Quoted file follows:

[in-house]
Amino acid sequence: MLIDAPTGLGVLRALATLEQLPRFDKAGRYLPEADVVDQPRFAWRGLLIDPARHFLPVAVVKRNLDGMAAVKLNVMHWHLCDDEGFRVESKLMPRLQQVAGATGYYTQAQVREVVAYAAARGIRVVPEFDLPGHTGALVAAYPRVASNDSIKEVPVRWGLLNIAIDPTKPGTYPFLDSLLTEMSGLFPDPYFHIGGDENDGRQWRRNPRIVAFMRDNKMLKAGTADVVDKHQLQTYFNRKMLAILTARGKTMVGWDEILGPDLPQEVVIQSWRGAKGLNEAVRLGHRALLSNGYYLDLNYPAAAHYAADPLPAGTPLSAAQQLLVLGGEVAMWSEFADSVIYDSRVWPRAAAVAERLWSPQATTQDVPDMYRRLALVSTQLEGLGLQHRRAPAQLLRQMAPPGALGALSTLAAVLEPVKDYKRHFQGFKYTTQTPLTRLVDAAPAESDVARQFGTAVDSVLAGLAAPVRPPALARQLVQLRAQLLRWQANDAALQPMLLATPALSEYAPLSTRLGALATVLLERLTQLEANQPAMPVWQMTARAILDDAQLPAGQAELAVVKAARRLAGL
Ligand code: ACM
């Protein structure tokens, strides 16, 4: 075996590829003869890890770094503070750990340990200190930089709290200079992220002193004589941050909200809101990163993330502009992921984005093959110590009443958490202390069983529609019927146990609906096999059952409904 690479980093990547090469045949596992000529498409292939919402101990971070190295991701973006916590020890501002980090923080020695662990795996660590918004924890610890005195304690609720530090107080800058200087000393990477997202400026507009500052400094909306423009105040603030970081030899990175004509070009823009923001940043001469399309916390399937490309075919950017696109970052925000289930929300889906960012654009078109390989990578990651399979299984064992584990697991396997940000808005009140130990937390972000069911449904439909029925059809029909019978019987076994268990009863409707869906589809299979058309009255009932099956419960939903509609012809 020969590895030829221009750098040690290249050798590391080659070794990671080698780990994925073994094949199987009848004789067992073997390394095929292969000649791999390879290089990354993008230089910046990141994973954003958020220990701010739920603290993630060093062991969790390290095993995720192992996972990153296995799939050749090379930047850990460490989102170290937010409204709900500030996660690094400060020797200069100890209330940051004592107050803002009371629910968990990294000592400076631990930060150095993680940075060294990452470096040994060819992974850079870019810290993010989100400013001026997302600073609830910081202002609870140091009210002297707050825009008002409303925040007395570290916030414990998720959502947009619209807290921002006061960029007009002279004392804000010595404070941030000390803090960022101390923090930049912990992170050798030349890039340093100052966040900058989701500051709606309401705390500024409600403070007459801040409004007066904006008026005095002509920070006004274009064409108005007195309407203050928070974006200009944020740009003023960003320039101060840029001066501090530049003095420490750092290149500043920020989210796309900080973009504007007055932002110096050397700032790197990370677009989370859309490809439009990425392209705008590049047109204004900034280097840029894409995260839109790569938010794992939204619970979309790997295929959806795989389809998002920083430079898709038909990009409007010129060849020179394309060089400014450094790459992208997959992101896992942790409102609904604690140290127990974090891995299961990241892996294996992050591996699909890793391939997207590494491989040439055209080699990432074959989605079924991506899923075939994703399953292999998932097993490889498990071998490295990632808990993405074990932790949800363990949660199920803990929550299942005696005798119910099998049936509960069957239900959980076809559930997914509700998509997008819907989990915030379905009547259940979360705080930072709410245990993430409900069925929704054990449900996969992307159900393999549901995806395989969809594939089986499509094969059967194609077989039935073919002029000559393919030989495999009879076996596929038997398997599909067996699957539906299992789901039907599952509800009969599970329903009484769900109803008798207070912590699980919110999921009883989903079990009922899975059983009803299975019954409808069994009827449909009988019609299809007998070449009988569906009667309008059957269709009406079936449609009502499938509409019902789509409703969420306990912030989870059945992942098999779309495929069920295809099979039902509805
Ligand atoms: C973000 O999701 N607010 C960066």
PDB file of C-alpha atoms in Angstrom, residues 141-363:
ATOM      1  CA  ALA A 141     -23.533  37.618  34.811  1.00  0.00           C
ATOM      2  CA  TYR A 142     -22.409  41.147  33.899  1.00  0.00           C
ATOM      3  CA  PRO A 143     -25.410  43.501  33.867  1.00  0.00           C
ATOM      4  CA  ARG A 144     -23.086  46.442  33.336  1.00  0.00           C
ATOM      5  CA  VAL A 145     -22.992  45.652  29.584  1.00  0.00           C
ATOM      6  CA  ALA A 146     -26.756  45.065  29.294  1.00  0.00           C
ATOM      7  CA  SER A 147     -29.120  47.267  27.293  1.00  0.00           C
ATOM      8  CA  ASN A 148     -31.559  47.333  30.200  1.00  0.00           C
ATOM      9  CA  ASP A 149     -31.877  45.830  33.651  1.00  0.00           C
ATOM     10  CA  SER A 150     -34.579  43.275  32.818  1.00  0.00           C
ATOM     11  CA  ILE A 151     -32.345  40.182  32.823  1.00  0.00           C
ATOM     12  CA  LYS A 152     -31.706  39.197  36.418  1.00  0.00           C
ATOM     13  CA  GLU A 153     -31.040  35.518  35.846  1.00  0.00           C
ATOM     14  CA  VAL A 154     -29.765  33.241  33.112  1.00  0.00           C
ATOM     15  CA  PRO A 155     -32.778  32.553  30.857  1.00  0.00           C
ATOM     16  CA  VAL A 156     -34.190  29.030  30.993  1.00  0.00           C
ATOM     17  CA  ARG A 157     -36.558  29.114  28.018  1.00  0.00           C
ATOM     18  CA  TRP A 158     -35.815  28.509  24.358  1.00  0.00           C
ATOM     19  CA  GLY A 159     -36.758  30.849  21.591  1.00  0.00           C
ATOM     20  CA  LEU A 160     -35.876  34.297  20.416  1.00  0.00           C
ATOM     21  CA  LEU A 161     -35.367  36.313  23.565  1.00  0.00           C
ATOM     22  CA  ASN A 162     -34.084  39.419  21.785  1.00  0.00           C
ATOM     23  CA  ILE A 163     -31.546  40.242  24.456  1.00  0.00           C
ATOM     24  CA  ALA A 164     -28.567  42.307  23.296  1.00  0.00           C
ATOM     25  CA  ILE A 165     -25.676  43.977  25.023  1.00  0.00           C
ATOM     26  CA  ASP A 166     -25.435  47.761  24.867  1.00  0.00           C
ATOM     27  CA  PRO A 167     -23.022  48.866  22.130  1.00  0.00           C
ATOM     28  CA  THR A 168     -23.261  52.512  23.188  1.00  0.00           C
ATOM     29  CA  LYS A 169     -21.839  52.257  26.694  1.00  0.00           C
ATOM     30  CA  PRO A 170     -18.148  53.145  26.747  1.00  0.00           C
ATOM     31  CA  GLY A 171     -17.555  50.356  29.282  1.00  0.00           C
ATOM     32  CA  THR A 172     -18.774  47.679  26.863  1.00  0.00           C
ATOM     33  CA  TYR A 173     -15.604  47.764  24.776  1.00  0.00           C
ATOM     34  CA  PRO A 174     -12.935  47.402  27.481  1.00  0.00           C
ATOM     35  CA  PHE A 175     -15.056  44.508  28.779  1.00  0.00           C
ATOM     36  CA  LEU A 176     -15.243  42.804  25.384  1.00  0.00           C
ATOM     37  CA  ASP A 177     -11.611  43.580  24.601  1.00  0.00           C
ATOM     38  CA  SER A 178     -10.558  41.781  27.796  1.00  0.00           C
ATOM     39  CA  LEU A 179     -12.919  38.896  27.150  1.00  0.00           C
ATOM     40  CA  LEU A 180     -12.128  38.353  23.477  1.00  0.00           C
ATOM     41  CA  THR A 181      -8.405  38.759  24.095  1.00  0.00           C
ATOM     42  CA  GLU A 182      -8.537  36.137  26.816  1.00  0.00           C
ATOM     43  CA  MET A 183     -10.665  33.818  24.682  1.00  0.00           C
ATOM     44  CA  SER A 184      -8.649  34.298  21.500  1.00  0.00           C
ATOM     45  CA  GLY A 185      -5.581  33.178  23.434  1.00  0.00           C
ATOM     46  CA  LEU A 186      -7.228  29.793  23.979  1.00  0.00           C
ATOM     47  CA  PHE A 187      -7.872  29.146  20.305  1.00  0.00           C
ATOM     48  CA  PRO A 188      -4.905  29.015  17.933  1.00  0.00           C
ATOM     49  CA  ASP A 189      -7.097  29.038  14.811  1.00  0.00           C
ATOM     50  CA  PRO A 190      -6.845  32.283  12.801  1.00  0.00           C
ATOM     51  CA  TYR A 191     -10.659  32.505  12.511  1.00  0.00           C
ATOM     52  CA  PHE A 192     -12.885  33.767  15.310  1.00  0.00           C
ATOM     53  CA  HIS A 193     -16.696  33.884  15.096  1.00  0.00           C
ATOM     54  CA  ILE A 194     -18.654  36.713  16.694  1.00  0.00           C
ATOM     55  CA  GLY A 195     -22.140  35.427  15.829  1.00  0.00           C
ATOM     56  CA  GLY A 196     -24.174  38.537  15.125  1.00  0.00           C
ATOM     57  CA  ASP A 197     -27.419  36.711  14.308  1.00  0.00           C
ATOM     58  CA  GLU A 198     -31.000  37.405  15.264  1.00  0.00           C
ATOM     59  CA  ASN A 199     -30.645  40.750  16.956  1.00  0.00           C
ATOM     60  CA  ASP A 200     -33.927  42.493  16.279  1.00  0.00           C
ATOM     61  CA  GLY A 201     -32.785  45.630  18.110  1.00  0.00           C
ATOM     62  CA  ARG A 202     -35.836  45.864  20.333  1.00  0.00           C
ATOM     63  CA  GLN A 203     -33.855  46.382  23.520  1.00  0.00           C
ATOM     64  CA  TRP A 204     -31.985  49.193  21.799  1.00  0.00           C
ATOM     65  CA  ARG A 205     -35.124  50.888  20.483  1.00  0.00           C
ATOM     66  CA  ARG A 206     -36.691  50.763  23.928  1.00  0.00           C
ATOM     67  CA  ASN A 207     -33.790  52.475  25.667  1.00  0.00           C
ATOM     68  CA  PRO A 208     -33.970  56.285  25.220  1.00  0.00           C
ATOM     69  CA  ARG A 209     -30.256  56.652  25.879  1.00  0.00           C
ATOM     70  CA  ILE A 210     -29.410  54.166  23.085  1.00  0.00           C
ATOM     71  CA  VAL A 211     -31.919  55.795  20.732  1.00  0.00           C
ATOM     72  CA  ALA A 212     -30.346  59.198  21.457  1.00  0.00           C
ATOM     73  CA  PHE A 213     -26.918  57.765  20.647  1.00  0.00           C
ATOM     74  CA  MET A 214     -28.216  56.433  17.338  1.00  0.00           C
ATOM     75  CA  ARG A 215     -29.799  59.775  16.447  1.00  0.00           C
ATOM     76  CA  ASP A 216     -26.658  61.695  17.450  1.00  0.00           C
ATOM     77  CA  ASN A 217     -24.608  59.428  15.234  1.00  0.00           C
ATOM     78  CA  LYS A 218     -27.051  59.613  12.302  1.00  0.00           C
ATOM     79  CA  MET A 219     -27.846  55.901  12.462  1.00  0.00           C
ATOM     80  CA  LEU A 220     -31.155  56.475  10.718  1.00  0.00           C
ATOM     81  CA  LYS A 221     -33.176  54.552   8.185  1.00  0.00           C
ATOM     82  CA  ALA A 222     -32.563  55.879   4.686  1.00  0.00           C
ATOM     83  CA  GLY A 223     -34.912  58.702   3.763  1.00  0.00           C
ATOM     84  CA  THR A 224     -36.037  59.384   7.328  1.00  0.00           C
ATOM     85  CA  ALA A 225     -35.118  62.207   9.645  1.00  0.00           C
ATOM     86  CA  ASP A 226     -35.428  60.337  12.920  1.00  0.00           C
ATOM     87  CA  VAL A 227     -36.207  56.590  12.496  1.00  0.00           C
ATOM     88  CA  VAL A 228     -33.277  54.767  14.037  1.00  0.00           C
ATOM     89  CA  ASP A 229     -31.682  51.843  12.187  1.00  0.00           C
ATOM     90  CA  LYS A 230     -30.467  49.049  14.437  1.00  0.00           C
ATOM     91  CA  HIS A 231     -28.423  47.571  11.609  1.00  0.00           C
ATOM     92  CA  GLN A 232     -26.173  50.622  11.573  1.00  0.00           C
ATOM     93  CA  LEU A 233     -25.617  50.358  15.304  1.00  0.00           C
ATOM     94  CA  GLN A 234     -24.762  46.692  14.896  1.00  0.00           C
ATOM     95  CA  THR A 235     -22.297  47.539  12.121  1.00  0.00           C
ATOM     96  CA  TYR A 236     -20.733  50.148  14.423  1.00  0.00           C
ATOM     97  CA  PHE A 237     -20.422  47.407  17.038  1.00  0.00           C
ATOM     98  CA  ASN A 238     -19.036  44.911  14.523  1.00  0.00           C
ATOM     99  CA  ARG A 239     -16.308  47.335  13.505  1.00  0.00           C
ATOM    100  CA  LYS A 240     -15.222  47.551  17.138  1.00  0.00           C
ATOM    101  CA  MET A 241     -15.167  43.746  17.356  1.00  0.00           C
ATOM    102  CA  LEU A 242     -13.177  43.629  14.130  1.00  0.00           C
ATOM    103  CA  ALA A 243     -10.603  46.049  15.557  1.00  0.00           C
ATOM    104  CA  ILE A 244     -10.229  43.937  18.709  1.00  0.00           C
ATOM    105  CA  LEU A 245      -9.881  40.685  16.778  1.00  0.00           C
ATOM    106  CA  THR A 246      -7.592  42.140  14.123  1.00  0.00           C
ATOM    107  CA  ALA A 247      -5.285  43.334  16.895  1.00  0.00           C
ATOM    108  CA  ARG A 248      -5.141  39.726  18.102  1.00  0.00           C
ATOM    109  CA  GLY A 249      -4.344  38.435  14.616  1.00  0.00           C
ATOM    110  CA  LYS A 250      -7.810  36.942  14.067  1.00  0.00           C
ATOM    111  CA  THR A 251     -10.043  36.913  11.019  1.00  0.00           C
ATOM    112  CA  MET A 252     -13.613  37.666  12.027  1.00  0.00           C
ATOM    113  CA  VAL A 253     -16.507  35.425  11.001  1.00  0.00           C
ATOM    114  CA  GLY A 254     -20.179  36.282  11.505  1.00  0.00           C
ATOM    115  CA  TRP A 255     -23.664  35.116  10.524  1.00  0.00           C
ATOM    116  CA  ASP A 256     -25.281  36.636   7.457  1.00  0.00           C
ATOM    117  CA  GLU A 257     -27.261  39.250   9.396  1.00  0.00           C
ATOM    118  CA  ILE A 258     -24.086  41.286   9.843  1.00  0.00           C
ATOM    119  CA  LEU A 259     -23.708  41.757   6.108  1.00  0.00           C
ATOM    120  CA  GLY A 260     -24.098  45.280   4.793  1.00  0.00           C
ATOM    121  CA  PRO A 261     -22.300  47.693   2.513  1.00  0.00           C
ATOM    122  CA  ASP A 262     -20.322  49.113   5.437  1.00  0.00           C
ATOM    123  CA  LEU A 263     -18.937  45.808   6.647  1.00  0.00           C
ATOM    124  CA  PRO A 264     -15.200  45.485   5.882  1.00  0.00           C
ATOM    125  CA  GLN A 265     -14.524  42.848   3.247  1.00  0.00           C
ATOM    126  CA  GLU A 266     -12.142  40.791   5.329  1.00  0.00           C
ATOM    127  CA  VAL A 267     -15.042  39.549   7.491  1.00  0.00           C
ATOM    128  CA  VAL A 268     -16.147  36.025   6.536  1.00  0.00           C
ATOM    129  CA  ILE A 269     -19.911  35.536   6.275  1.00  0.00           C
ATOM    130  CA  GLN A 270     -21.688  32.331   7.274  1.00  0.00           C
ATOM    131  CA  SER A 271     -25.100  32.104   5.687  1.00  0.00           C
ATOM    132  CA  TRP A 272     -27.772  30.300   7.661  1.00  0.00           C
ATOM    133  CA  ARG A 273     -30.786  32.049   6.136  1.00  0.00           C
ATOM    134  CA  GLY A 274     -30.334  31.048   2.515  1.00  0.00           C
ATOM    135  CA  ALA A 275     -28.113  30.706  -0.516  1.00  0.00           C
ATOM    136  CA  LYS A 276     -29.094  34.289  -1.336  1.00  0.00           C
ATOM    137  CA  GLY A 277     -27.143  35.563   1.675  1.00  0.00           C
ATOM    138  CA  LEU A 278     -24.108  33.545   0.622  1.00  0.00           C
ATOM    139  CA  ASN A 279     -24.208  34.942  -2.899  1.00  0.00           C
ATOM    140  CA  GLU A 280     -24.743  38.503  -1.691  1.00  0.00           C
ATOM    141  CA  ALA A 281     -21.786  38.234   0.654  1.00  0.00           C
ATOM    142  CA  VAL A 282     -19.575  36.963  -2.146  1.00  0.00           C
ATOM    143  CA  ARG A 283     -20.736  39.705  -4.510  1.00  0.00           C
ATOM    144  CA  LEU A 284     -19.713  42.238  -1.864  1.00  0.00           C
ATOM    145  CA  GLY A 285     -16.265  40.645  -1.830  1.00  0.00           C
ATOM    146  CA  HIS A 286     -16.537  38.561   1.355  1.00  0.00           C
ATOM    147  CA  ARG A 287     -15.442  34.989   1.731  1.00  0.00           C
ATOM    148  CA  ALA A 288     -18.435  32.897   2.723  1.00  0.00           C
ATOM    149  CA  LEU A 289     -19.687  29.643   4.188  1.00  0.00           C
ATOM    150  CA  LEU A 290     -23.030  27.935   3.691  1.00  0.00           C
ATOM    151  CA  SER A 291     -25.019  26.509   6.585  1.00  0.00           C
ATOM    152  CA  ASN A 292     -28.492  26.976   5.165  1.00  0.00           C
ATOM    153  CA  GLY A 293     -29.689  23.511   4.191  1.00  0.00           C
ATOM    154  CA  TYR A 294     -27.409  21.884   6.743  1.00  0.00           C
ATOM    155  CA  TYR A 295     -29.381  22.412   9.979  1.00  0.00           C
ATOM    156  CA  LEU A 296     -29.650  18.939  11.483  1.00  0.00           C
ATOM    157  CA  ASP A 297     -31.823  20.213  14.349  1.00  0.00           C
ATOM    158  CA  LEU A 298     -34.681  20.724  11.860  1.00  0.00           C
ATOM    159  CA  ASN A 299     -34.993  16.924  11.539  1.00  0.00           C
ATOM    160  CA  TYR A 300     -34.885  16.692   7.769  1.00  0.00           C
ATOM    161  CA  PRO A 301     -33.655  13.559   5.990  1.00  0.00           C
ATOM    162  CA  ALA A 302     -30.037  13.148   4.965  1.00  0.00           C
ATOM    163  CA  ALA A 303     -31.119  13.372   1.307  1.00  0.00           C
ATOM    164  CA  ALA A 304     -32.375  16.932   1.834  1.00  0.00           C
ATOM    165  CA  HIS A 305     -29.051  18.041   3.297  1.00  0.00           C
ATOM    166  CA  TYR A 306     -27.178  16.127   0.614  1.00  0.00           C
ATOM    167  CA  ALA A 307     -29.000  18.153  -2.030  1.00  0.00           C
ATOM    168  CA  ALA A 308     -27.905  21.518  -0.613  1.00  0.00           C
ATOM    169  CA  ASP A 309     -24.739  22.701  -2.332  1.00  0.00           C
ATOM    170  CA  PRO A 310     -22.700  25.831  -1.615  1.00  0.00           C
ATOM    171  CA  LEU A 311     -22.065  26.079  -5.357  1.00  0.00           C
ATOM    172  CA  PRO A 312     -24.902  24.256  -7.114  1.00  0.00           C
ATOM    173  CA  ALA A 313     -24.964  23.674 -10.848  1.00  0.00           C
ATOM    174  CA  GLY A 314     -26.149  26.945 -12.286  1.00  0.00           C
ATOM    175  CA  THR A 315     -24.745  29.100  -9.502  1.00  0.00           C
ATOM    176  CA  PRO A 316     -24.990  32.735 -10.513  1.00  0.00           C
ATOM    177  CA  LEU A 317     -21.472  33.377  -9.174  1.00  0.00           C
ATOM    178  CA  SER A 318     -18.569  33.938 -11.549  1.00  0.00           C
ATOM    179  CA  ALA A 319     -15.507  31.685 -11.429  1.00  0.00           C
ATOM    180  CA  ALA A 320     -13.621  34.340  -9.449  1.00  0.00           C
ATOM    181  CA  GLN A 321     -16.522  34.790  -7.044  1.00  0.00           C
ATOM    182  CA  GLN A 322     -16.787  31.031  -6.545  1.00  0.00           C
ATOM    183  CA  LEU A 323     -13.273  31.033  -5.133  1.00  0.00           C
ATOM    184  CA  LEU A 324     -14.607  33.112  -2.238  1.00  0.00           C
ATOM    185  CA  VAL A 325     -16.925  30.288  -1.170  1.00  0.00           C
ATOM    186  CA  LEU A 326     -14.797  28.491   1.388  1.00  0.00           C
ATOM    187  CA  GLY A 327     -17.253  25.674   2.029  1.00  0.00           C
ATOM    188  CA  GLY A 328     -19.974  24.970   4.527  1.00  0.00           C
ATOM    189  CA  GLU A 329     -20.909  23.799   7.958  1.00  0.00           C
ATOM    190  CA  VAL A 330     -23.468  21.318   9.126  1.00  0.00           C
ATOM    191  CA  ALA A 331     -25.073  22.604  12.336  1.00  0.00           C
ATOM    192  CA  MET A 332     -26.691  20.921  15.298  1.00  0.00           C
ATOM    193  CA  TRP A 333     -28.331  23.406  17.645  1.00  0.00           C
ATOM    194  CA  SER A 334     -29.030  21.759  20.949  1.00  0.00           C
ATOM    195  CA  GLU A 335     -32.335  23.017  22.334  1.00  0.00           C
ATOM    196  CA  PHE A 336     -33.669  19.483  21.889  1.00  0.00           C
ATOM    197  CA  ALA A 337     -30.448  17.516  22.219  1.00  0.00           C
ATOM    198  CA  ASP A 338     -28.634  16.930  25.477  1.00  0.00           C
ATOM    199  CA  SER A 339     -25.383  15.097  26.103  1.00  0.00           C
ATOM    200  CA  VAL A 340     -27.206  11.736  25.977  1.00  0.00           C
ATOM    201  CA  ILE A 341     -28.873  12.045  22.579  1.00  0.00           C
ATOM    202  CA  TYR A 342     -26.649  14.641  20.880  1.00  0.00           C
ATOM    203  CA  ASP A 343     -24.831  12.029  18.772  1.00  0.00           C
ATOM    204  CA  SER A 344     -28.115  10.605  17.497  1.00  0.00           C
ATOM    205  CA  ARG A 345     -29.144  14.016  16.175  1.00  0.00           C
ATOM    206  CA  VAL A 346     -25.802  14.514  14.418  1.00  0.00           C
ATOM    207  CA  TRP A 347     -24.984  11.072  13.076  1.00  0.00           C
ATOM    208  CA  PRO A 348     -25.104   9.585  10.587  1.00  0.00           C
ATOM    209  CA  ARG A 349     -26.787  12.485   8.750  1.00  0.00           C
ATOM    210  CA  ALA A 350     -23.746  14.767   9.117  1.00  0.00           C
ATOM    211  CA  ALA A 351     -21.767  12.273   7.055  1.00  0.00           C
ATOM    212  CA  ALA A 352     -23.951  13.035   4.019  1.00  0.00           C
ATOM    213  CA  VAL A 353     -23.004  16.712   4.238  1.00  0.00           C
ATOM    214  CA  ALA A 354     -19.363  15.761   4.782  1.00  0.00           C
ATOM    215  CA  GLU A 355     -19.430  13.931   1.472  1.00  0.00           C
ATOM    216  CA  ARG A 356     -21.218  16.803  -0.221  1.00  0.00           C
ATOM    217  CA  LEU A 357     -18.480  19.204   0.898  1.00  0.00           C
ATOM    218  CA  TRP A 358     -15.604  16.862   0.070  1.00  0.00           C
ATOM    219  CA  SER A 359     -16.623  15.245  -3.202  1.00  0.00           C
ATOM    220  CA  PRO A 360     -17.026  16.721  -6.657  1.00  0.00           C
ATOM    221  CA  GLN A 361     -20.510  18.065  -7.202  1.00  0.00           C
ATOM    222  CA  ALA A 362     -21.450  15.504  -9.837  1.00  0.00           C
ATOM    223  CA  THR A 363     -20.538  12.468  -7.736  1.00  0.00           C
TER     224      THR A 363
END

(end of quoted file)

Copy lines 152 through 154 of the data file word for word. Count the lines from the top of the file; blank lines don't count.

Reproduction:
ATOM    146  CA  HIS A 286     -16.537  38.561   1.355  1.00  0.00           C
ATOM    147  CA  ARG A 287     -15.442  34.989   1.731  1.00  0.00           C
ATOM    148  CA  ALA A 288     -18.435  32.897   2.723  1.00  0.00           C